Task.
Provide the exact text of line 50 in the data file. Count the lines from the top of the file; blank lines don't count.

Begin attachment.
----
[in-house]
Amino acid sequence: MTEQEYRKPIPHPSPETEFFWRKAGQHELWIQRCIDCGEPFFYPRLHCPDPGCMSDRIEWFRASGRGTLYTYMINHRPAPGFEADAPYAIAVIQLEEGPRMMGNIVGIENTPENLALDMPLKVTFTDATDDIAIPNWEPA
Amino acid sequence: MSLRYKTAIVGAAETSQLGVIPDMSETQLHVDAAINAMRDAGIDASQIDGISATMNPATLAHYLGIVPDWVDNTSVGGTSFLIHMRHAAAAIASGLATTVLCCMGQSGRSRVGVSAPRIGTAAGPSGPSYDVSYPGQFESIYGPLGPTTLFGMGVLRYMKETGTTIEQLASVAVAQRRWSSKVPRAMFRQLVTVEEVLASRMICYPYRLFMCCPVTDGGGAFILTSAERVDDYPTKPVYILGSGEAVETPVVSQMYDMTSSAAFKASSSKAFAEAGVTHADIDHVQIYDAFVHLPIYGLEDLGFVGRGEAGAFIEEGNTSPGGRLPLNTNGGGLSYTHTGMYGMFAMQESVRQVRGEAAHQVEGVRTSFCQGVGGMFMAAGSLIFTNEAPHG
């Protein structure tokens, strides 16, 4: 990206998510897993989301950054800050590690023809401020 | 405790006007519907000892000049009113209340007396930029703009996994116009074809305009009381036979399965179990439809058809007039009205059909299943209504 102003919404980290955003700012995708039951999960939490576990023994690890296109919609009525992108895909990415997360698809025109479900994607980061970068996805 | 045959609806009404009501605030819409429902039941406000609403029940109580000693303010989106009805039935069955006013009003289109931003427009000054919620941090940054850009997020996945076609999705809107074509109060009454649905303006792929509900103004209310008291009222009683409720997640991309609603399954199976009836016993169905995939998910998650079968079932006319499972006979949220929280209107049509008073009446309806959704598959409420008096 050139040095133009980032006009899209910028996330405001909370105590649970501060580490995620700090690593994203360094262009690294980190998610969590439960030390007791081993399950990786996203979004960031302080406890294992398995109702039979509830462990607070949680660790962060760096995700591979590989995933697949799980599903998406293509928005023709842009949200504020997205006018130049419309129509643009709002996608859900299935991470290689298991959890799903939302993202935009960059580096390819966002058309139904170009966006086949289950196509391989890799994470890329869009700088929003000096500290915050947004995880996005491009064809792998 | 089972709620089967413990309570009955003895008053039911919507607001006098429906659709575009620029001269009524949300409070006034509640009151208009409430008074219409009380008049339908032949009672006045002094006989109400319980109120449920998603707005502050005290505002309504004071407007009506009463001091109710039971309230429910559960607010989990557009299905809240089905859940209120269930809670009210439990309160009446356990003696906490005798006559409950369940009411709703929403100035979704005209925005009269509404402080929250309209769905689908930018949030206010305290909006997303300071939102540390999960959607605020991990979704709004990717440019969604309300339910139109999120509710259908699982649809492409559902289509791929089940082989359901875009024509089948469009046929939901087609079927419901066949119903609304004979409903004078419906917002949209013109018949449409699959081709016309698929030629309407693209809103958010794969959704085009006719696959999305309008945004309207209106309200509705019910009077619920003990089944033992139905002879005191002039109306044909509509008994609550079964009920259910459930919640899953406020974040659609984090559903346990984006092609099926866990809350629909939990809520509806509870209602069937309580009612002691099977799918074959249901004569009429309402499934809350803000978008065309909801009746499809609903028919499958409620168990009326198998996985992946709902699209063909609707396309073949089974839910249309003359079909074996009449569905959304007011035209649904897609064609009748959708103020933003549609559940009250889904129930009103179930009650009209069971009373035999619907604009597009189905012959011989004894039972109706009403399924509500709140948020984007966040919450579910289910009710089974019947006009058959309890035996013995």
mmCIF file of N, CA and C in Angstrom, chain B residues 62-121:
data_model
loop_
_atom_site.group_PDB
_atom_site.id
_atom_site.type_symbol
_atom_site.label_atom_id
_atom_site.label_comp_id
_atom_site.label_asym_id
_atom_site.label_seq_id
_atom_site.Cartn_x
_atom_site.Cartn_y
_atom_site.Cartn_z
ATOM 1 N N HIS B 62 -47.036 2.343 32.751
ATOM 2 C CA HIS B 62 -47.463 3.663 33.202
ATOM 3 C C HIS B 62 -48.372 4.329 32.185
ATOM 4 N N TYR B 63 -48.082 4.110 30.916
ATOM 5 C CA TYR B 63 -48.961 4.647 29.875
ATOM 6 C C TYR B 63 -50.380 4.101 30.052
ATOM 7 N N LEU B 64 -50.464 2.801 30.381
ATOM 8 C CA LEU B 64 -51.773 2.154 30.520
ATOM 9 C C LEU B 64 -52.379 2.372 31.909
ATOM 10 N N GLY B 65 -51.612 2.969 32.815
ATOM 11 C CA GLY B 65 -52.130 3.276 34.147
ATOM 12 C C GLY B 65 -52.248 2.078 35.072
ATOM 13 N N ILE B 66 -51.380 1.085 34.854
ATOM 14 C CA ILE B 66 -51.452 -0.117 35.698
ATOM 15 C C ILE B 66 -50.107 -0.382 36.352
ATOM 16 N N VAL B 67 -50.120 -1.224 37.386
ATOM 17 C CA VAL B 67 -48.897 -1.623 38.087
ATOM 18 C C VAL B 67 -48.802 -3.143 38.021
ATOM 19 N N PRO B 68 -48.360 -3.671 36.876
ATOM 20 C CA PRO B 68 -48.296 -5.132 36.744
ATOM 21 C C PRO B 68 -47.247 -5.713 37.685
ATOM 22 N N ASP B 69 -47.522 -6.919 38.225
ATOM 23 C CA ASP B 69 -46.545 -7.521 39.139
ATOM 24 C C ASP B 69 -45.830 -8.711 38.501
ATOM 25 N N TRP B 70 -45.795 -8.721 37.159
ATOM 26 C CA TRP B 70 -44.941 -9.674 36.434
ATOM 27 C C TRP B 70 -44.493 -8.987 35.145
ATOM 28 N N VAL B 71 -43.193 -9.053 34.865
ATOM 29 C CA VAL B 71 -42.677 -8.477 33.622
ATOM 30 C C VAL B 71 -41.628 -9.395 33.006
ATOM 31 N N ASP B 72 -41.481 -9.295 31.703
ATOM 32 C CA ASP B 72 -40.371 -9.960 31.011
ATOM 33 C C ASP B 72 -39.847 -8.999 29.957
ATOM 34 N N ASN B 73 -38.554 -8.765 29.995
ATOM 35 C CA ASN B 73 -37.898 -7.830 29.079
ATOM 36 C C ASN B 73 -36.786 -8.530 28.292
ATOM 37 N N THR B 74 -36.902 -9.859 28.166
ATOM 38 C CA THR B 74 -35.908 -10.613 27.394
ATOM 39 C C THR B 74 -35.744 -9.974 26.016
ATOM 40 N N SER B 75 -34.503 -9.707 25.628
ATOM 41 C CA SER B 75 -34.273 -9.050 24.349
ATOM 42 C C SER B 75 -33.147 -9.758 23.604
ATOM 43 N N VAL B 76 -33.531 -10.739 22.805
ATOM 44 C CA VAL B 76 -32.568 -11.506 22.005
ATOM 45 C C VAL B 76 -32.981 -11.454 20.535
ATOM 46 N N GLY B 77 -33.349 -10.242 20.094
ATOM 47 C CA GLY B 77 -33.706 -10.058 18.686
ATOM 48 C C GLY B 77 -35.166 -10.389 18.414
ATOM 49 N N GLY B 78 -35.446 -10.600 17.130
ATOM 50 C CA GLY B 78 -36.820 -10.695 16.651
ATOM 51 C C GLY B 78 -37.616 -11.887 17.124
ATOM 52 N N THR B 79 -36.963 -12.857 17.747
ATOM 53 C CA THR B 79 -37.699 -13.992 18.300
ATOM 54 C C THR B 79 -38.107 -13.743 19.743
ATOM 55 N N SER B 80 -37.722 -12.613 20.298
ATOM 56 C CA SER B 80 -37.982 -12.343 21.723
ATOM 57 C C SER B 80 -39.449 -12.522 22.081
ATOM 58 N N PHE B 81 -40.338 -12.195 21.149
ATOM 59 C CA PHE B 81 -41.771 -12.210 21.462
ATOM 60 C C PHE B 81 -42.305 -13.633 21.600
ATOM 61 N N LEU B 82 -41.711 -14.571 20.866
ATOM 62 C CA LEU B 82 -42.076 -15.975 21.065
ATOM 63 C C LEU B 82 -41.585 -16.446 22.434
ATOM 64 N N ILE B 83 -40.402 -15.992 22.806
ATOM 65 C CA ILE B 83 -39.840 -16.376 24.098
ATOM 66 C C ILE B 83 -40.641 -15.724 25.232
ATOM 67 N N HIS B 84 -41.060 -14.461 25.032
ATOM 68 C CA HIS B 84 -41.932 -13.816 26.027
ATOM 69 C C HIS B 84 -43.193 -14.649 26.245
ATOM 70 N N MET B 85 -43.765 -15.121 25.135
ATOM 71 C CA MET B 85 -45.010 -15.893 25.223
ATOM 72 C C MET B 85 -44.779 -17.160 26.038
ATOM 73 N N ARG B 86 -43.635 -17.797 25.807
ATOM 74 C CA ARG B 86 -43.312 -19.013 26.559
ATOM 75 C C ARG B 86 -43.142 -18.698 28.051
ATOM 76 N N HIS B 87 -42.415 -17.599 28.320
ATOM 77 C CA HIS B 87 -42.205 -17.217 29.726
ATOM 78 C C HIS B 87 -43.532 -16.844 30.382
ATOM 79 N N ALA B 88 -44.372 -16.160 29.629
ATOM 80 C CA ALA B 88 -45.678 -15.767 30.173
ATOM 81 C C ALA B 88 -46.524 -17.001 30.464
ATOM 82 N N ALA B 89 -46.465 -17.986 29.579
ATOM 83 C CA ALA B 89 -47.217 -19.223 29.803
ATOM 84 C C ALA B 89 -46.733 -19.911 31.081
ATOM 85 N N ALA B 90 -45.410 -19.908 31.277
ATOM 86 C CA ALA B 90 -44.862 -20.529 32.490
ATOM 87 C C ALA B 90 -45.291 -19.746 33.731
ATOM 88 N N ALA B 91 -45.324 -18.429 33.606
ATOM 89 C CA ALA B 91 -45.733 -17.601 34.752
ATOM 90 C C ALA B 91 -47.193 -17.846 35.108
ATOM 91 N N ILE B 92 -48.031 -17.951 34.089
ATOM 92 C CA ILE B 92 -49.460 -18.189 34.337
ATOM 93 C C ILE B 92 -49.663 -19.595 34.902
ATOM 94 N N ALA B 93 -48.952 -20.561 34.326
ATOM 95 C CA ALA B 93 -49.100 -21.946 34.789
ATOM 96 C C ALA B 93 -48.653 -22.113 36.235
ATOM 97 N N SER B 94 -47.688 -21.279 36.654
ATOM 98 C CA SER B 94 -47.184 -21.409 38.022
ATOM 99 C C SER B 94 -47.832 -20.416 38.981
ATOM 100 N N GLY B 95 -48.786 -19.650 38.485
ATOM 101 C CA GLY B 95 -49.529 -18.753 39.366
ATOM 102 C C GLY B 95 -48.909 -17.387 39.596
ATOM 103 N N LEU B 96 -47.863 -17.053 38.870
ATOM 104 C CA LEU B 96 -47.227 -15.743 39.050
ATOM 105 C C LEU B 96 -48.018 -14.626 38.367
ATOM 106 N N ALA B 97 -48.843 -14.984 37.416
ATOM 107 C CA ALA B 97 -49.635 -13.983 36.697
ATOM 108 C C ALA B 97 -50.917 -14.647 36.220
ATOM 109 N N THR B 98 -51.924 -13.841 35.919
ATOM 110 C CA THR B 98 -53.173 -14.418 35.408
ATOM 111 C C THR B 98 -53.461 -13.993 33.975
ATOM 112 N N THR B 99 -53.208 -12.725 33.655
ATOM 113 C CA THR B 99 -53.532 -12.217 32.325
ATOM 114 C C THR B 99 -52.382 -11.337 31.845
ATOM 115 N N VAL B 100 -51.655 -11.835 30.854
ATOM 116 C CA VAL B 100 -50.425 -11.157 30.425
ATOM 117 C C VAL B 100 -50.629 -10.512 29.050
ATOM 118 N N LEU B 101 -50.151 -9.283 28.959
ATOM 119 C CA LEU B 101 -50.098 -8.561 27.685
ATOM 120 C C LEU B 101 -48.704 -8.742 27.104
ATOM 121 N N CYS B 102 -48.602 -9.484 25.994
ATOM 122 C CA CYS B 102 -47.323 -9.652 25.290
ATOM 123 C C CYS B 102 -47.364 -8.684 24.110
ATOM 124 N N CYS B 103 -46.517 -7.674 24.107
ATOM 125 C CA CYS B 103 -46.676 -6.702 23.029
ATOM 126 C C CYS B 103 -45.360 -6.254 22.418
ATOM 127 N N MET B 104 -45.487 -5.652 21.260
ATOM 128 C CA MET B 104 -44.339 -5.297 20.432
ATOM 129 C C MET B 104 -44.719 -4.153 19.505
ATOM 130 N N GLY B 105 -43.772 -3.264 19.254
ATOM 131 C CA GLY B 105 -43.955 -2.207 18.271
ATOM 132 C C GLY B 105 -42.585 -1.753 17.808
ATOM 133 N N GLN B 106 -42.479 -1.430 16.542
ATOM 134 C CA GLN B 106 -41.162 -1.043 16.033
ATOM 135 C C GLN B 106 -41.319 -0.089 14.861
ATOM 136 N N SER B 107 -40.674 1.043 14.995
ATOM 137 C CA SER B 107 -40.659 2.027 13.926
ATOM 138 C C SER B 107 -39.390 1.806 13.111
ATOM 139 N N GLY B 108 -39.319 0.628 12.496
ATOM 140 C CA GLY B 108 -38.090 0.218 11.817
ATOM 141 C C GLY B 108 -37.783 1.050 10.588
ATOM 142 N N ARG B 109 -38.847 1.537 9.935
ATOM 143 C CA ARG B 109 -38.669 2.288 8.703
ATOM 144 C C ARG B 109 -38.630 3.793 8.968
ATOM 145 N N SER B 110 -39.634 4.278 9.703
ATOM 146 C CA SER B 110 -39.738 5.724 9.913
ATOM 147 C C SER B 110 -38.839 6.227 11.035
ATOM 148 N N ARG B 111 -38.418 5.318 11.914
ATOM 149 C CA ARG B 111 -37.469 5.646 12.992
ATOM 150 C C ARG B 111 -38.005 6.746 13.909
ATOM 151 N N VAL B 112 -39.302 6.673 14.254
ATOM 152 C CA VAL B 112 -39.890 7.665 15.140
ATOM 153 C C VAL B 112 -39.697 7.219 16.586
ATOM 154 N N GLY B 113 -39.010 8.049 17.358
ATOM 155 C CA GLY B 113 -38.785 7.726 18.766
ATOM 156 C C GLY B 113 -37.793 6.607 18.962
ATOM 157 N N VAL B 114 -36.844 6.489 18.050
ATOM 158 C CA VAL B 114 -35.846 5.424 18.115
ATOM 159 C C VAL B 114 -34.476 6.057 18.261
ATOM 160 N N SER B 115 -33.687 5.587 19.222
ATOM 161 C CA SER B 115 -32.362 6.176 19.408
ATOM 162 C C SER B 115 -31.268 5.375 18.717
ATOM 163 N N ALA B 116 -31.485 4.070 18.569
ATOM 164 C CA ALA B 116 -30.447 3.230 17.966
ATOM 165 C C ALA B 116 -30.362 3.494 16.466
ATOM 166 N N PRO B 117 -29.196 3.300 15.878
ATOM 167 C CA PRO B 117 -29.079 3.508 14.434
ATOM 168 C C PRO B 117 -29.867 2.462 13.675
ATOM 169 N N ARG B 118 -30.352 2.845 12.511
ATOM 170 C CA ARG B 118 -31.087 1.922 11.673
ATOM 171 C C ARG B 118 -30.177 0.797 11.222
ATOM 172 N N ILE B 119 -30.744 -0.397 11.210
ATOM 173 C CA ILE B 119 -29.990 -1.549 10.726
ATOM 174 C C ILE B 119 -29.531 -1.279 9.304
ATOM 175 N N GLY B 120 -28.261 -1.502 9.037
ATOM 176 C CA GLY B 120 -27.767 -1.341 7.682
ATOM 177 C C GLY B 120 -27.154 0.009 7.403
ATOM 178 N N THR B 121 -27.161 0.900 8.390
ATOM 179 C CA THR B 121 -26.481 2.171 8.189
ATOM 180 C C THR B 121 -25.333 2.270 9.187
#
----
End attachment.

ATOM 33 C C ASP B 72 -39.847 -8.999 29.957